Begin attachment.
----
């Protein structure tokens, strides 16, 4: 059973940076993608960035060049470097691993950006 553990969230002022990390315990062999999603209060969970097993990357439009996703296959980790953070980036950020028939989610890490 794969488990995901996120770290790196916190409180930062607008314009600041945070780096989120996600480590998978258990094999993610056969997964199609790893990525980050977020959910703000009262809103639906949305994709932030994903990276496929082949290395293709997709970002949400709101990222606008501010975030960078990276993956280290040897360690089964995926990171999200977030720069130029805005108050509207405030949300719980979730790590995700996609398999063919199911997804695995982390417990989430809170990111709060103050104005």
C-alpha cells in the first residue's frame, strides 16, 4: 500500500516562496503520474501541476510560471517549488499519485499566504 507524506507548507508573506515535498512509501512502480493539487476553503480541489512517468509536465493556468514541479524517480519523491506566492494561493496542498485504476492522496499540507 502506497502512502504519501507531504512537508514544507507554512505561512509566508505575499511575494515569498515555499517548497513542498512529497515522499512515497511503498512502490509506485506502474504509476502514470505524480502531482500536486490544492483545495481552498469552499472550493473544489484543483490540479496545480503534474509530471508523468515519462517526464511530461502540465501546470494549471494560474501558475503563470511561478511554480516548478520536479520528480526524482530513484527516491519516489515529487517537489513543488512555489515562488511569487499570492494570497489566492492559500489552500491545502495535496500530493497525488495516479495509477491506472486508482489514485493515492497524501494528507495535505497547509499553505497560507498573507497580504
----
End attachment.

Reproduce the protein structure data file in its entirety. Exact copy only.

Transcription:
């Protein structure tokens, strides 16, 4: 059973940076993608960035060049470097691993950006 553990969230002022990390315990062999999603209060969970097993990357439009996703296959980790953070980036950020028939989610890490 794969488990995901996120770290790196916190409180930062607008314009600041945070780096989120996600480590998978258990094999993610056969997964199609790893990525980050977020959910703000009262809103639906949305994709932030994903990276496929082949290395293709997709970002949400709101990222606008501010975030960078990276993956280290040897360690089964995926990171999200977030720069130029805005108050509207405030949300719980979730790590995700996609398999063919199911997804695995982390417990989430809170990111709060103050104005």
C-alpha cells in the first residue's frame, strides 16, 4: 500500500516562496503520474501541476510560471517549488499519485499566504 507524506507548507508573506515535498512509501512502480493539487476553503480541489512517468509536465493556468514541479524517480519523491506566492494561493496542498485504476492522496499540507 502506497502512502504519501507531504512537508514544507507554512505561512509566508505575499511575494515569498515555499517548497513542498512529497515522499512515497511503498512502490509506485506502474504509476502514470505524480502531482500536486490544492483545495481552498469552499472550493473544489484543483490540479496545480503534474509530471508523468515519462517526464511530461502540465501546470494549471494560474501558475503563470511561478511554480516548478520536479520528480526524482530513484527516491519516489515529487517537489513543488512555489515562488511569487499570492494570497489566492492559500489552500491545502495535496500530493497525488495516479495509477491506472486508482489514485493515492497524501494528507495535505497547509499553505497560507498573507497580504